As concerns about the environment and carbon emissions become more prominent, it has perhaps never been more important to know the sustainability qualifications for the products and brands that we use. The flooring industry is no exception and with that in mind, here we will try to give you a little information about some things to look for and highlight some of the brands that are doing their bit.
There is a common misconception that because you need to chop trees down to create a wooden floor, they can contribute to deforestation and be hurtful to the environment, but this is not necessarily the case. Most engineered floors source their wood from responsibly managed forests created for this very purpose. In many cases, felled trees are replaced by multiple saplings ensuring that over the long term the number living trees actually increases. Similarly Laminate can be constructed from by-products of wood harvesting and can be sourced from saw mills and forest management programs meaning no new trees need to come down at all. Thankfully, you don’t have to take the manufacturer’s word for it as there independent certifications to help you verify if a product is being sourced and produced responsibly. For wood based floors, the two key bodies awarding these certifications are the Forrest Stewardship Council (FSC) and the Programme for the Endorsement of Forest Certification (PEFC). If a product carries a logo from one of these guys, you can feel pretty confident that your floor has good green credentials.
At Floor Design, all of the engineered wood and laminate products we sell come from partners who are FSC and/or PEFC certified. In particular, Ted Todd take pride in their sustainability efforts with extensive information provided on their website about all aspects of their green approach.
There are many aspects of a carpets manufacture that can have an impact on the level of sustainability. The most obvious of these is the material that has been used to construct the weave of the carpet. Naturally occurring fibres like wool, cotton, silk, linen, jute, coir, sisal & seagrass have much lower environmental impact and require less processing than a man made fibre like polypropylene or nylon. Natural fibres will also biodegrade much more easily reducing the need for landfill or other more harmful disposal techniques. Some manufacturers will go further still to use naturally occurring products to back their carpets as well natural dyes to achieve their desired colours. As with wood products, there are certifications out there, although there are many more of them for carpet and as yet none of them have the universal recognition of the FSC or PEFC so you may need to do a bit more research to verify how much effort carpet manufacturer is making to be sustainable. Some efforts are more transparent though. Riviera have many certifications as well as being able to boast natural dyes, backing and yarn in addition to embracing solar energy to power one of their factories. Alternative Flooring, while also using many natural materials in their carpets, have taken steps to offset their carbon footprint by linking to reforestation initiatives and planting trees when samples are ordered from their website.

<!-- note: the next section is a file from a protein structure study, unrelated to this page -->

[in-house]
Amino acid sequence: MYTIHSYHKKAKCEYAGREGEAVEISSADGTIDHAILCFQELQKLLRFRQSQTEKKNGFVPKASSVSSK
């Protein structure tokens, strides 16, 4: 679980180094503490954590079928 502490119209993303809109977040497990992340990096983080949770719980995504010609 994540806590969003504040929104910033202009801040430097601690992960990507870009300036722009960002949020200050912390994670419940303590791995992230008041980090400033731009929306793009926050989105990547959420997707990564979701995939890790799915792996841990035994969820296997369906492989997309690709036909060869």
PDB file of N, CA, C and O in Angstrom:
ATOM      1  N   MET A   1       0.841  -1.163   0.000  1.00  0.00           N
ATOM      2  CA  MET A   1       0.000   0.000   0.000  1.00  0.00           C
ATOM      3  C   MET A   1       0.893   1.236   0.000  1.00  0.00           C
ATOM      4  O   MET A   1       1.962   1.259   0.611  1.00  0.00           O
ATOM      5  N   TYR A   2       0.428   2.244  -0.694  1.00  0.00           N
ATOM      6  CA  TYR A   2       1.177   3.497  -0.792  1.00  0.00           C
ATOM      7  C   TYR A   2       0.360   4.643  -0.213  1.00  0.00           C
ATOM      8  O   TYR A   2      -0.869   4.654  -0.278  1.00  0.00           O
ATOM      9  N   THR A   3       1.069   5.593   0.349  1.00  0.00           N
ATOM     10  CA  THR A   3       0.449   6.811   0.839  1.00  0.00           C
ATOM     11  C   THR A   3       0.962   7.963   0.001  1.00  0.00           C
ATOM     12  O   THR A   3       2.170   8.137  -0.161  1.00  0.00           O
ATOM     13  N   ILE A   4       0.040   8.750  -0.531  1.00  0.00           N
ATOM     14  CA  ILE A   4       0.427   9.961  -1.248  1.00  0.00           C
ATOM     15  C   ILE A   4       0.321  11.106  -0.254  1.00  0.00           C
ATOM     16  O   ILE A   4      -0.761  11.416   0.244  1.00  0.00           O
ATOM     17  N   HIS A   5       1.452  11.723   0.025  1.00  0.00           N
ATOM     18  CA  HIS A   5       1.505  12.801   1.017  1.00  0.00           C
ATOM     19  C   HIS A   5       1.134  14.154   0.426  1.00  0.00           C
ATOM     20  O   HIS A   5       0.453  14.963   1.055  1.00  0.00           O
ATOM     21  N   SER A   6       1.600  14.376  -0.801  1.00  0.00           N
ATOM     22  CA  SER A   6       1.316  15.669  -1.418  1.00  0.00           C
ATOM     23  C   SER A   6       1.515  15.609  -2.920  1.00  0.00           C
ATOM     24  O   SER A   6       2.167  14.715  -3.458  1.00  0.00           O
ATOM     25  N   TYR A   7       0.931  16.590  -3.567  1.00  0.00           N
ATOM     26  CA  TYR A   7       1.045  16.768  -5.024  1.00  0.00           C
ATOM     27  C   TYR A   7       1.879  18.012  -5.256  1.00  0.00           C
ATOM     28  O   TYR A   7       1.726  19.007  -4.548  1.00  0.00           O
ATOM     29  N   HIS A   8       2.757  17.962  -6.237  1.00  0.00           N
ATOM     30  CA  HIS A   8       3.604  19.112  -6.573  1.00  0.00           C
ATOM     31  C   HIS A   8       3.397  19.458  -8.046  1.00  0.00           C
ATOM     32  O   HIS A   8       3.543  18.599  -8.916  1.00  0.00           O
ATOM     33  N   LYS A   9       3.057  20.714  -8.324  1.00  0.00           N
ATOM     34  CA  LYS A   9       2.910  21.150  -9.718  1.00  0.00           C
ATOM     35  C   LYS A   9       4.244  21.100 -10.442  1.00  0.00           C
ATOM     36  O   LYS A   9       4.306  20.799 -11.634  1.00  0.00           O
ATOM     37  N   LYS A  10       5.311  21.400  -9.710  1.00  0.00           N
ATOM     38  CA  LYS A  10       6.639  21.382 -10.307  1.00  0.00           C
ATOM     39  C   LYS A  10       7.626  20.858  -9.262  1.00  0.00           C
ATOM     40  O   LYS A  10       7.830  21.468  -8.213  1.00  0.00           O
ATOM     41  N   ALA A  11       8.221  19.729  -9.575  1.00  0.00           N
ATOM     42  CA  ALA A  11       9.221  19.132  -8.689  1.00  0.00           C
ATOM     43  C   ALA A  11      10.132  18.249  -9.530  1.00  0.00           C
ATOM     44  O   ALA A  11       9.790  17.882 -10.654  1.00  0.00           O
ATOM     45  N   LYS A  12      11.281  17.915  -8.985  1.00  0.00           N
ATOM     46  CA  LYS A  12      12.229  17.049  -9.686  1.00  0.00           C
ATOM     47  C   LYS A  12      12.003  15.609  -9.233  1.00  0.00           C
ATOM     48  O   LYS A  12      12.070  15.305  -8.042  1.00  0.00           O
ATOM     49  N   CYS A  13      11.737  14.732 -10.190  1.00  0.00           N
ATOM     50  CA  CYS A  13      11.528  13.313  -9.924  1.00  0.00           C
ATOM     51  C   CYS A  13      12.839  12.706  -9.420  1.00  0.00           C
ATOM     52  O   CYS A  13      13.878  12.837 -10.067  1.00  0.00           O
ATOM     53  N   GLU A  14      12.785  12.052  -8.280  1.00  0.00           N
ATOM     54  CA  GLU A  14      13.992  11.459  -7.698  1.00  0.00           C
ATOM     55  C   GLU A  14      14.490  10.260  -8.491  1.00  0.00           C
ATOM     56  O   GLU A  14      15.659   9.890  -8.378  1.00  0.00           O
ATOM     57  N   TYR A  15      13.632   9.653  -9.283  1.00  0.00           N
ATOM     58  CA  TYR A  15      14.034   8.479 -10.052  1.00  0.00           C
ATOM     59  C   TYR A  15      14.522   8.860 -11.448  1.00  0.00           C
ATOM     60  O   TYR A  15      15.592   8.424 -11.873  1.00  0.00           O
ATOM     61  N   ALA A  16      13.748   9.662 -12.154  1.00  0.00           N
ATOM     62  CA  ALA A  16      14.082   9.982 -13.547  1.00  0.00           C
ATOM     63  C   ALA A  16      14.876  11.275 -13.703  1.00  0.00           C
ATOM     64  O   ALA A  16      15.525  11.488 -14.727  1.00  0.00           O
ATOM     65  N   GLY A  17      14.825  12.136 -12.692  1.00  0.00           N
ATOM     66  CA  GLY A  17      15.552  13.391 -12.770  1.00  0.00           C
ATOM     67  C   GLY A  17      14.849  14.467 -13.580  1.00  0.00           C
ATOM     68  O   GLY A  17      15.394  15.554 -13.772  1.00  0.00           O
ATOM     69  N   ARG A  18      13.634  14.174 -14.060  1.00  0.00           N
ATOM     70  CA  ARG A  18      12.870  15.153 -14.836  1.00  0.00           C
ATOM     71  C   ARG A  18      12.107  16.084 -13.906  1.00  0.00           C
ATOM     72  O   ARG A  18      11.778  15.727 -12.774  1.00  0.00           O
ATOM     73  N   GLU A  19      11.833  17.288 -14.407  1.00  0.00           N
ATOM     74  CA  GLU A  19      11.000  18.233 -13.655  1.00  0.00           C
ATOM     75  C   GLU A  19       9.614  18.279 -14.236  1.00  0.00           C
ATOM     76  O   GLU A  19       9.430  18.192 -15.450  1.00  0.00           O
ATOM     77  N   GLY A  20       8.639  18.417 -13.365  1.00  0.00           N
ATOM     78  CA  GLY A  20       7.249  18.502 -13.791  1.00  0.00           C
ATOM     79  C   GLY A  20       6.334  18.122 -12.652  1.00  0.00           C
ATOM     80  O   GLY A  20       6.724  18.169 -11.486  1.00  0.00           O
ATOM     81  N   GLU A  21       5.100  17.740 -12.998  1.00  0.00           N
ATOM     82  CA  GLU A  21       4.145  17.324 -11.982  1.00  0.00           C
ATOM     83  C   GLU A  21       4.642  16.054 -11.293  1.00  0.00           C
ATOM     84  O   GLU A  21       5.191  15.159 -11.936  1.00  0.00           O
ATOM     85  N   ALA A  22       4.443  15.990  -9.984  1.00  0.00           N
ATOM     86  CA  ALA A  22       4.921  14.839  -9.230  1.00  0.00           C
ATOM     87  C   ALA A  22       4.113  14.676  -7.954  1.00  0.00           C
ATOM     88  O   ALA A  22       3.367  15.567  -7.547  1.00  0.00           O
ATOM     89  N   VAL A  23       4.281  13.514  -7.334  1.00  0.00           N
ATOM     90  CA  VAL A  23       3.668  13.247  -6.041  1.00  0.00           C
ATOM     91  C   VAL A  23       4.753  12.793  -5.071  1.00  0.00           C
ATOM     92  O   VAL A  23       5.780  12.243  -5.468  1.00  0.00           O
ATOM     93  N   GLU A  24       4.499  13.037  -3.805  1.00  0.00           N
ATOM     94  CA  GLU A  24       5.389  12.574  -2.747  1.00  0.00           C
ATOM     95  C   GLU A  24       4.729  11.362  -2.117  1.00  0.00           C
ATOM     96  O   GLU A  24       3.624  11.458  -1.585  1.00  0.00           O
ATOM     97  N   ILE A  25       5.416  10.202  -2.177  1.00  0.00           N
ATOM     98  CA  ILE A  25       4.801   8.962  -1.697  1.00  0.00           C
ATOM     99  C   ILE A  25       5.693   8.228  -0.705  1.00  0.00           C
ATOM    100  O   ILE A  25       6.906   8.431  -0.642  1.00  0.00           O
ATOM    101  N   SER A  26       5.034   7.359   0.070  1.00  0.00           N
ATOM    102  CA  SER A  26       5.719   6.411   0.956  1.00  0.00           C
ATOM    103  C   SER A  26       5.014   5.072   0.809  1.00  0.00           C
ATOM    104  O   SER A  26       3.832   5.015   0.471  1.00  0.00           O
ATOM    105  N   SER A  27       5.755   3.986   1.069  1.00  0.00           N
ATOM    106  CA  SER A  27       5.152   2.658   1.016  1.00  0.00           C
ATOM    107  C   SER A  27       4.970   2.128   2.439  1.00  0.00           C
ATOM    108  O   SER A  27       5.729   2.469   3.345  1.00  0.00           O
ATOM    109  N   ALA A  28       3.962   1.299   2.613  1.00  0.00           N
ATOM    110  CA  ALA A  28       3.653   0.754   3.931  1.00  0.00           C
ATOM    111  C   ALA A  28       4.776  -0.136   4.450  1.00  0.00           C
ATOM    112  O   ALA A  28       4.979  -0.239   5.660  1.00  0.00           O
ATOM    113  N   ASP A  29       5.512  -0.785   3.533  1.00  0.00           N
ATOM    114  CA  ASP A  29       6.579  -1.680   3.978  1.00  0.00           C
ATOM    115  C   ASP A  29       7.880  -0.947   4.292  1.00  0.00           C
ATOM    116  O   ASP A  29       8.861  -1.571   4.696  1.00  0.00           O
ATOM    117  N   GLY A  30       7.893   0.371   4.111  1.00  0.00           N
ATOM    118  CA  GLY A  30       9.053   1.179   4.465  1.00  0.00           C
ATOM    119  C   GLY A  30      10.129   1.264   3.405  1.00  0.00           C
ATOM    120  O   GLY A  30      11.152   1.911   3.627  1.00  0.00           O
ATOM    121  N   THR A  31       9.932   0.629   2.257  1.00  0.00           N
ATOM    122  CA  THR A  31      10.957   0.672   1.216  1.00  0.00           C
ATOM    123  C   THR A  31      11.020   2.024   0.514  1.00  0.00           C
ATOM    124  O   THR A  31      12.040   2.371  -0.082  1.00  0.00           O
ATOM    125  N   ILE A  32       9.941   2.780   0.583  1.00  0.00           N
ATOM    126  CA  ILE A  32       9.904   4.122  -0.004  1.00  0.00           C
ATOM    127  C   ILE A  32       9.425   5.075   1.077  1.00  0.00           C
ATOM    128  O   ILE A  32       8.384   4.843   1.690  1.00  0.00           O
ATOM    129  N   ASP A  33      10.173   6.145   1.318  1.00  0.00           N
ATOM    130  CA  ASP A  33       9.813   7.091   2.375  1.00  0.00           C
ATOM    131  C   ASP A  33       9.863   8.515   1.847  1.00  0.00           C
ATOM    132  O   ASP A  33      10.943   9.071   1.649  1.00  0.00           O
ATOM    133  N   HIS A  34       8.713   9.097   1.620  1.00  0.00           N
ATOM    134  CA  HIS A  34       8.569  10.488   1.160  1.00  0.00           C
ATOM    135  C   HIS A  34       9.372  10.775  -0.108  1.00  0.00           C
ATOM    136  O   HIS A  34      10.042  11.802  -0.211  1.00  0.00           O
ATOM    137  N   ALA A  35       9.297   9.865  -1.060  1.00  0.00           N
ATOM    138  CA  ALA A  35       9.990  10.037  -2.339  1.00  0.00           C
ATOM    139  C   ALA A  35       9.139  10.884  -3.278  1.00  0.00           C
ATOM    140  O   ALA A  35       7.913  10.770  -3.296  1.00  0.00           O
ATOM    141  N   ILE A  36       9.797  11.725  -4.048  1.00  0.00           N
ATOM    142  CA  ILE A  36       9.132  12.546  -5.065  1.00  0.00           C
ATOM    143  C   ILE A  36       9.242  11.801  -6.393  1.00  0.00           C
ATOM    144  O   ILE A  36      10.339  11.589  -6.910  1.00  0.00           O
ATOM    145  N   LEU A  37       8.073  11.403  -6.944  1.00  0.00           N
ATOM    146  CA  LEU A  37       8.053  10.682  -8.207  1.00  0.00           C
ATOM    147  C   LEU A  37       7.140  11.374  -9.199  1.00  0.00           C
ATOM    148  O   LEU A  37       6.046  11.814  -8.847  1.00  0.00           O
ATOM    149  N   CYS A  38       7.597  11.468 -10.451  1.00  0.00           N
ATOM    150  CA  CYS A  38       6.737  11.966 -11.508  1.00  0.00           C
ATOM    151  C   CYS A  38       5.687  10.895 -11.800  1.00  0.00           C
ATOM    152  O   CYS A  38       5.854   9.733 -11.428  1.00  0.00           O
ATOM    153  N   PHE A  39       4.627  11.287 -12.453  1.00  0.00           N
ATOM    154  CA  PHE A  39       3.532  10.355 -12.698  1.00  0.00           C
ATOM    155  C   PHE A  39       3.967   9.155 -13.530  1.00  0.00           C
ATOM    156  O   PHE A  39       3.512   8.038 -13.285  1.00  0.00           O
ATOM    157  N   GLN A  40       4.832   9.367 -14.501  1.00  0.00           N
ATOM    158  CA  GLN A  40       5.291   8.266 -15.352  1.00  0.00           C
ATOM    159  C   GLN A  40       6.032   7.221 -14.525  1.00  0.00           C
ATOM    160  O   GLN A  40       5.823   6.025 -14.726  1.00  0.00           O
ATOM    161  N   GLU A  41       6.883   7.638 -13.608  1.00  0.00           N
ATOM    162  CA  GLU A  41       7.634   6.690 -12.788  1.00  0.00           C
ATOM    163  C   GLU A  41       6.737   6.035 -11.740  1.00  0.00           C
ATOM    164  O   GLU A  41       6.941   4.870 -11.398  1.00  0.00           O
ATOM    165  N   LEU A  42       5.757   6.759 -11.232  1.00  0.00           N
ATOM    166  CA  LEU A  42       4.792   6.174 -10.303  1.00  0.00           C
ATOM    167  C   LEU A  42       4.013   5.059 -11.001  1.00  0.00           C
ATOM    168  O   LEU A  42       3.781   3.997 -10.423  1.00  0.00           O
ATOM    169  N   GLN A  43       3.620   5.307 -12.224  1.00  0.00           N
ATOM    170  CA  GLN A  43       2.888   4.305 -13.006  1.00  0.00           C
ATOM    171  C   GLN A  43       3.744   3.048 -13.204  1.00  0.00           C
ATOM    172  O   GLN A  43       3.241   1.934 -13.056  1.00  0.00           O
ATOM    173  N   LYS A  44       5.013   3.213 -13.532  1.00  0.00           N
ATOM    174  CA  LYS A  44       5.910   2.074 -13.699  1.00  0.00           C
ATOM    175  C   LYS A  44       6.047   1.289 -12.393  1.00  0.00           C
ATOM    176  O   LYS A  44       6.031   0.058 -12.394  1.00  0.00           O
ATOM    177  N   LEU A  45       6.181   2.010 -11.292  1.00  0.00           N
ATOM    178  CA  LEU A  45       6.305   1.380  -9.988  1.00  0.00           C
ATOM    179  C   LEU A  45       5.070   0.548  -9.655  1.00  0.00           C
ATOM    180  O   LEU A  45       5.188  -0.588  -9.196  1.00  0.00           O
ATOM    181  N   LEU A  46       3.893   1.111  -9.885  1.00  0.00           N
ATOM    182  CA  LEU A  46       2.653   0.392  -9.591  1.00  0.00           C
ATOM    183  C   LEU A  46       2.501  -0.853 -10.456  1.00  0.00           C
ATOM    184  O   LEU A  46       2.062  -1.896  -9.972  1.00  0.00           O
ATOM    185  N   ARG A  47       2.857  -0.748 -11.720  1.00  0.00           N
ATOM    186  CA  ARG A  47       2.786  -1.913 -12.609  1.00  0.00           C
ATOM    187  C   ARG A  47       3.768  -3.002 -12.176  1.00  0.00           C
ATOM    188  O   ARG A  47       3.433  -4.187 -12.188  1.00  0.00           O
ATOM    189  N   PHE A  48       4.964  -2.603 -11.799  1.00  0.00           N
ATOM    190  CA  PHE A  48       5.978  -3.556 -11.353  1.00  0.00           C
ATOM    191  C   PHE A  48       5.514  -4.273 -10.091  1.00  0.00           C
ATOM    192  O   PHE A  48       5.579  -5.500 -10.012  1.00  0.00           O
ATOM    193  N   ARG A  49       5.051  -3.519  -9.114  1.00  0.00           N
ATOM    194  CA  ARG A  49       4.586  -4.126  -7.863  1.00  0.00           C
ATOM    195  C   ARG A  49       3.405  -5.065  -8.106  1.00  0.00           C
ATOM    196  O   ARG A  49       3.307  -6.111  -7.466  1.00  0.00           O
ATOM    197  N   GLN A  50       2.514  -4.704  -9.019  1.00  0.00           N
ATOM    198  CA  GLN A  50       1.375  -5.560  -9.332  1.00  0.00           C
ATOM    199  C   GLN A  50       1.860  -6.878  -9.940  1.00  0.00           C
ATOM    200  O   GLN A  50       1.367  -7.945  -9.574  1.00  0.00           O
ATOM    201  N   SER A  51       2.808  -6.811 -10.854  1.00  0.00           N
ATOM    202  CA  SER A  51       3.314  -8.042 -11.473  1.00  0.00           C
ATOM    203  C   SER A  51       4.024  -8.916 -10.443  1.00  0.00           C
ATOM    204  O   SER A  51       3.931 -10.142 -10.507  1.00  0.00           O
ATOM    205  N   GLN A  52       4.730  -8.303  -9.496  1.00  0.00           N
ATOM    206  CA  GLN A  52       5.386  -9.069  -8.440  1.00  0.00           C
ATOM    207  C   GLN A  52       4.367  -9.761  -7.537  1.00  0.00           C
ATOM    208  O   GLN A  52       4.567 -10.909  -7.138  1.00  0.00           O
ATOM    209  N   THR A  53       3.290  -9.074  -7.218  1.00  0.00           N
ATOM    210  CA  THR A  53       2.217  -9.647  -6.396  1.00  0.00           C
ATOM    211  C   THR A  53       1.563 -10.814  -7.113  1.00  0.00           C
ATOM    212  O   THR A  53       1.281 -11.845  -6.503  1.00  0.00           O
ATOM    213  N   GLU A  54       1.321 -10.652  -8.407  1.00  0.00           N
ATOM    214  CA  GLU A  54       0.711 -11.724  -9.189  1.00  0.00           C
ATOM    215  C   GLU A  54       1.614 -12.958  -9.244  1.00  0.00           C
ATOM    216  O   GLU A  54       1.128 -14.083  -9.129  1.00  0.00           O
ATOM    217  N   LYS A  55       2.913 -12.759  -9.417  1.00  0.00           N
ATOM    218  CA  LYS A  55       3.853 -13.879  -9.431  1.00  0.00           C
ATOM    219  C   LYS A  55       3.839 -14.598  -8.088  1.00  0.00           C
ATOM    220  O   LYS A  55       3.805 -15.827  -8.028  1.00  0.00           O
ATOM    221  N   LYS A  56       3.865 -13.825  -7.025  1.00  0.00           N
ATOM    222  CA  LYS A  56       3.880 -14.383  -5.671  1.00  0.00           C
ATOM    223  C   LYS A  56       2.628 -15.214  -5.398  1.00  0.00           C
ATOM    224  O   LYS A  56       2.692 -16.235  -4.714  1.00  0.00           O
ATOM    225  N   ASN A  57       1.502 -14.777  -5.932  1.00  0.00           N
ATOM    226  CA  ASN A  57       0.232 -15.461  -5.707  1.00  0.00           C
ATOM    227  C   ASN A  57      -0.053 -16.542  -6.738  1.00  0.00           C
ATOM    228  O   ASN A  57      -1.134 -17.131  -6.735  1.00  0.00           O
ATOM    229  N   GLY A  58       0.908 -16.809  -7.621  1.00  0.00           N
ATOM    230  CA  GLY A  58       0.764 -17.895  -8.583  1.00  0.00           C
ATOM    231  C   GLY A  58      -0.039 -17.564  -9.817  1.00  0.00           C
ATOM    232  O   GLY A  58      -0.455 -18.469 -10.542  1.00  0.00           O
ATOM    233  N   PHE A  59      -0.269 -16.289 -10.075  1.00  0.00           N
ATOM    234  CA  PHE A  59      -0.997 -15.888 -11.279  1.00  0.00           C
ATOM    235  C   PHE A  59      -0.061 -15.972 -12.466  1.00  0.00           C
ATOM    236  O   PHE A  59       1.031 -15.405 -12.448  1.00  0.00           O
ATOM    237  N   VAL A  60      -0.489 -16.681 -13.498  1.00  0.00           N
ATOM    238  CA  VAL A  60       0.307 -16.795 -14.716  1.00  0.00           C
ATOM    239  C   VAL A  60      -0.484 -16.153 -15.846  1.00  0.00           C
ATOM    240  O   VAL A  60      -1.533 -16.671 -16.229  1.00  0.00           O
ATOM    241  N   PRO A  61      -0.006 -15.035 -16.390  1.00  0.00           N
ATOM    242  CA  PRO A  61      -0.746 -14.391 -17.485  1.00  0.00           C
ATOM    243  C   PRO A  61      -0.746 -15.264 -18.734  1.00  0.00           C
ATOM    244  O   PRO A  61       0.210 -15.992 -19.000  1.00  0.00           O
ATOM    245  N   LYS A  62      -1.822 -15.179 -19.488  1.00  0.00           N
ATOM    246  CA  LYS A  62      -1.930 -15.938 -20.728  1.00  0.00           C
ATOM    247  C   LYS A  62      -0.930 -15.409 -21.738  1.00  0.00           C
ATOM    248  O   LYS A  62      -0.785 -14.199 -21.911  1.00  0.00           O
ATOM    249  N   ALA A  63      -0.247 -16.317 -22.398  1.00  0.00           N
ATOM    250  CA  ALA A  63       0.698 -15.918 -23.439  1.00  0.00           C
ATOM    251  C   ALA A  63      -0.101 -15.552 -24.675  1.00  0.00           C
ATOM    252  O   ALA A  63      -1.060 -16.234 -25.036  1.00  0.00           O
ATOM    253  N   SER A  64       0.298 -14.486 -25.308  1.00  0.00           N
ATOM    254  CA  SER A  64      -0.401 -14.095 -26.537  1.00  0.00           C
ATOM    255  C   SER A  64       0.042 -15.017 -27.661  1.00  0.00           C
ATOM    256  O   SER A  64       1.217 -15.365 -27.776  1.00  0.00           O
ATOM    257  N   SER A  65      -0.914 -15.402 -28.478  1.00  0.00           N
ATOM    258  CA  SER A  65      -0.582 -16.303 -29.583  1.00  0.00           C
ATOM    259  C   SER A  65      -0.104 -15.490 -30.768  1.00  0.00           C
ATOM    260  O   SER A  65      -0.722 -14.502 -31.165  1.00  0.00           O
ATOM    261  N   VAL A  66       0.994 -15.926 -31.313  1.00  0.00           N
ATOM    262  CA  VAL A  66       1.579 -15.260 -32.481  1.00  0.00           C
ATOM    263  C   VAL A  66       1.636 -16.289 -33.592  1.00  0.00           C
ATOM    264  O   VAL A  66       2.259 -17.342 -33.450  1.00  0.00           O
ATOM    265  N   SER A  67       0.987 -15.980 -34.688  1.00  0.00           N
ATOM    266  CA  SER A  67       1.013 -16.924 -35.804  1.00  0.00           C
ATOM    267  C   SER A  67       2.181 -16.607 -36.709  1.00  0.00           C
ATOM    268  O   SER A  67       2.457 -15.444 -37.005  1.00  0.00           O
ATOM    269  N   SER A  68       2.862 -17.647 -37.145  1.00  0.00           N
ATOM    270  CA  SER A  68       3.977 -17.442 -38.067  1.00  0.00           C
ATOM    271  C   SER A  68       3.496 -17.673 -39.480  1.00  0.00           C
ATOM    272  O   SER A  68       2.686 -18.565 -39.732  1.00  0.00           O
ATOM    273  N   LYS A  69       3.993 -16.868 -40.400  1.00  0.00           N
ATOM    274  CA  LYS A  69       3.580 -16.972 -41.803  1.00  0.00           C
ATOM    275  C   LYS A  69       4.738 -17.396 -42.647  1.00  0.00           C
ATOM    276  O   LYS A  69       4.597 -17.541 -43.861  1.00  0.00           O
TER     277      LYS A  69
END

On the face of it, LVT would appear to be the least ‘green’ of the flooring options we provide. It definitely uses more chemicals and requires more industrial processes to manufacture than wood or a natural fibre carpet. However, it’s not all bad news. LVT lasts a long time if properly cared for and thus reduces the need for repeated work on your floors. LVT is very easy to clean and maintain meaning the use of cleaning chemicals and solutions can be kept to a minimum. The product is small and lightweight making it easier to transport and therefore reducing the environmental impact of getting the material from the factory to your home.
As ever, certain manufacturers make more effort than others. Amtico have made significant efforts to improve processes and have clearly defined plans for improving their green credentials further in the future. Measures include refining production techniques to reduce the consumption of harmful chemicals, minimising carbon emissions during manufacture as well as bringing in schemes to recycle unused samples to prevent unnecessary material ending up in landfill.